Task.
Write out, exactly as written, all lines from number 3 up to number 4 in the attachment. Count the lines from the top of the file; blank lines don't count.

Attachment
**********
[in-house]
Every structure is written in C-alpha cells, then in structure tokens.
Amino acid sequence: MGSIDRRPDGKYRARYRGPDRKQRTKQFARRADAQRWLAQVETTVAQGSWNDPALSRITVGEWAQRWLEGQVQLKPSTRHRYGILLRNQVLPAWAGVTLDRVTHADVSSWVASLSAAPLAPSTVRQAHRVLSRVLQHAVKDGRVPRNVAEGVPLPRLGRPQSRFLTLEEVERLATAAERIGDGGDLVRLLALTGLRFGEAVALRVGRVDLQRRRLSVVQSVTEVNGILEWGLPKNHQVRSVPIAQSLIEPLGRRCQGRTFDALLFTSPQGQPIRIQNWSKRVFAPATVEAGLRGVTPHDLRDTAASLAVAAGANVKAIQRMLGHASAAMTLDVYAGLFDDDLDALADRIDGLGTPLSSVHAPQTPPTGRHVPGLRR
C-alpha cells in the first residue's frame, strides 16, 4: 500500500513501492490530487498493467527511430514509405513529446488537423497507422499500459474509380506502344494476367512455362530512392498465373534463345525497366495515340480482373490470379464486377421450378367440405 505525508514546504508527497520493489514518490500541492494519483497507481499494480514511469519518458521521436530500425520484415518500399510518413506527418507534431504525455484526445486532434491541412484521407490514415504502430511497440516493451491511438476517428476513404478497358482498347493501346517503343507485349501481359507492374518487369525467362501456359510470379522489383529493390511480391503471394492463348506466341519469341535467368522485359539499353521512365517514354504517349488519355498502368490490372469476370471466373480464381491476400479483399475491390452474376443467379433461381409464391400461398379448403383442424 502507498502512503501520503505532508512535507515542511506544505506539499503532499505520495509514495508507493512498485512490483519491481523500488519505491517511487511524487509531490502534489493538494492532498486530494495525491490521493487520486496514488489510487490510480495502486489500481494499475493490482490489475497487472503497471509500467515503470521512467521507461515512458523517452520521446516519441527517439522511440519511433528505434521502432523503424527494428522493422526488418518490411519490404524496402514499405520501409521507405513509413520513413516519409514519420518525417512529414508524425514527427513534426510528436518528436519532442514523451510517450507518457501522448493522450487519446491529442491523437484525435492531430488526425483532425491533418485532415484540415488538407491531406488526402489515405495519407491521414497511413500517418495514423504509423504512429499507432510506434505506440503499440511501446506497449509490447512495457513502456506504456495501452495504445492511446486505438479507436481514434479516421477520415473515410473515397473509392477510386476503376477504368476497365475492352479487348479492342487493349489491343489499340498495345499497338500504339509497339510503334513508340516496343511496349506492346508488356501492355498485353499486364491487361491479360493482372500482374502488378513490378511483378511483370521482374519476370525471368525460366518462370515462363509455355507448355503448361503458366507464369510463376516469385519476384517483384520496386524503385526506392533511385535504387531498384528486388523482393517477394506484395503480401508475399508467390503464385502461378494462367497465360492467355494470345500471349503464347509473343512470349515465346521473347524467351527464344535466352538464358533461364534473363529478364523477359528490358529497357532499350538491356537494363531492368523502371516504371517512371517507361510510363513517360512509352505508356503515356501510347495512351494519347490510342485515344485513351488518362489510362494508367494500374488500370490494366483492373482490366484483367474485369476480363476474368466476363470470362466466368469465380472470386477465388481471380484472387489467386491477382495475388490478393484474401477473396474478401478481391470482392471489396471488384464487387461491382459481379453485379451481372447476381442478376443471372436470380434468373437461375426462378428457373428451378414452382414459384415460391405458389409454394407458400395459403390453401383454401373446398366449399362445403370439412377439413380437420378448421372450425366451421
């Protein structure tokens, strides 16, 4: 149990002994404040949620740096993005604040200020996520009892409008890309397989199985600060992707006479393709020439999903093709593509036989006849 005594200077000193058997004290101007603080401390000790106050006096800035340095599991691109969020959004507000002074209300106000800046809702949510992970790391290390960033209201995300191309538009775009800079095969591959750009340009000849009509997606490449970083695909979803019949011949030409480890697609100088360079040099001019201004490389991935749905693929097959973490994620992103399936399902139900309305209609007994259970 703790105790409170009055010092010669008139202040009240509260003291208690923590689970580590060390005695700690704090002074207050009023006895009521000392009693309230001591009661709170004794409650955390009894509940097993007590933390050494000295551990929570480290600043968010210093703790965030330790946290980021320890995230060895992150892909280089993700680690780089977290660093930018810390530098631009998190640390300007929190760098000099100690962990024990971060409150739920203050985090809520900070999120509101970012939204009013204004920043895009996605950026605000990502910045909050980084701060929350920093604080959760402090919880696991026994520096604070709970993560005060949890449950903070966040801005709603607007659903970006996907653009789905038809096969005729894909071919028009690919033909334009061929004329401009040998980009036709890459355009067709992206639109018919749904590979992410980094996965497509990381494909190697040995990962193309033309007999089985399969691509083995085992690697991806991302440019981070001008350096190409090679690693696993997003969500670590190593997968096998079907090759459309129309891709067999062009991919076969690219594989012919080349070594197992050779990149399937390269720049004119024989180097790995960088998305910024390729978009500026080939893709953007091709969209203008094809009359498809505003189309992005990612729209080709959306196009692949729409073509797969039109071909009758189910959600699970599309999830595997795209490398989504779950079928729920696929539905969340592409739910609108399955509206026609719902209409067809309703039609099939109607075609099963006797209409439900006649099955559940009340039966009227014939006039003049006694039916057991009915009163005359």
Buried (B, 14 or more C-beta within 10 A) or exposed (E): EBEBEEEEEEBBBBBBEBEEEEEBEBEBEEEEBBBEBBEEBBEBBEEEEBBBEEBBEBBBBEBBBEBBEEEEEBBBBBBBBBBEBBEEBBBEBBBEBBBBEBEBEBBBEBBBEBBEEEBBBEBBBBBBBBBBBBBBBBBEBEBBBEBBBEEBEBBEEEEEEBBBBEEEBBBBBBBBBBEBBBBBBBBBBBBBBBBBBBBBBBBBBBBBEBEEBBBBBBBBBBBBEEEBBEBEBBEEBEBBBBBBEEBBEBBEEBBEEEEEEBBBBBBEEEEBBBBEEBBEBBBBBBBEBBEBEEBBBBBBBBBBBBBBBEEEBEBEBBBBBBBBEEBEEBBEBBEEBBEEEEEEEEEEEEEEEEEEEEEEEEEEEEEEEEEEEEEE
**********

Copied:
Amino acid sequence: MGSIDRRPDGKYRARYRGPDRKQRTKQFARRADAQRWLAQVETTVAQGSWNDPALSRITVGEWAQRWLEGQVQLKPSTRHRYGILLRNQVLPAWAGVTLDRVTHADVSSWVASLSAAPLAPSTVRQAHRVLSRVLQHAVKDGRVPRNVAEGVPLPRLGRPQSRFLTLEEVERLATAAERIGDGGDLVRLLALTGLRFGEAVALRVGRVDLQRRRLSVVQSVTEVNGILEWGLPKNHQVRSVPIAQSLIEPLGRRCQGRTFDALLFTSPQGQPIRIQNWSKRVFAPATVEAGLRGVTPHDLRDTAASLAVAAGANVKAIQRMLGHASAAMTLDVYAGLFDDDLDALADRIDGLGTPLSSVHAPQTPPTGRHVPGLRR
C-alpha cells in the first residue's frame, strides 16, 4: 500500500513501492490530487498493467527511430514509405513529446488537423497507422499500459474509380506502344494476367512455362530512392498465373534463345525497366495515340480482373490470379464486377421450378367440405 505525508514546504508527497520493489514518490500541492494519483497507481499494480514511469519518458521521436530500425520484415518500399510518413506527418507534431504525455484526445486532434491541412484521407490514415504502430511497440516493451491511438476517428476513404478497358482498347493501346517503343507485349501481359507492374518487369525467362501456359510470379522489383529493390511480391503471394492463348506466341519469341535467368522485359539499353521512365517514354504517349488519355498502368490490372469476370471466373480464381491476400479483399475491390452474376443467379433461381409464391400461398379448403383442424 502507498502512503501520503505532508512535507515542511506544505506539499503532499505520495509514495508507493512498485512490483519491481523500488519505491517511487511524487509531490502534489493538494492532498486530494495525491490521493487520486496514488489510487490510480495502486489500481494499475493490482490489475497487472503497471509500467515503470521512467521507461515512458523517452520521446516519441527517439522511440519511433528505434521502432523503424527494428522493422526488418518490411519490404524496402514499405520501409521507405513509413520513413516519409514519420518525417512529414508524425514527427513534426510528436518528436519532442514523451510517450507518457501522448493522450487519446491529442491523437484525435492531430488526425483532425491533418485532415484540415488538407491531406488526402489515405495519407491521414497511413500517418495514423504509423504512429499507432510506434505506440503499440511501446506497449509490447512495457513502456506504456495501452495504445492511446486505438479507436481514434479516421477520415473515410473515397473509392477510386476503376477504368476497365475492352479487348479492342487493349489491343489499340498495345499497338500504339509497339510503334513508340516496343511496349506492346508488356501492355498485353499486364491487361491479360493482372500482374502488378513490378511483378511483370521482374519476370525471368525460366518462370515462363509455355507448355503448361503458366507464369510463376516469385519476384517483384520496386524503385526506392533511385535504387531498384528486388523482393517477394506484395503480401508475399508467390503464385502461378494462367497465360492467355494470345500471349503464347509473343512470349515465346521473347524467351527464344535466352538464358533461364534473363529478364523477359528490358529497357532499350538491356537494363531492368523502371516504371517512371517507361510510363513517360512509352505508356503515356501510347495512351494519347490510342485515344485513351488518362489510362494508367494500374488500370490494366483492373482490366484483367474485369476480363476474368466476363470470362466466368469465380472470386477465388481471380484472387489467386491477382495475388490478393484474401477473396474478401478481391470482392471489396471488384464487387461491382459481379453485379451481372447476381442478376443471372436470380434468373437461375426462378428457373428451378414452382414459384415460391405458389409454394407458400395459403390453401383454401373446398366449399362445403370439412377439413380437420378448421372450425366451421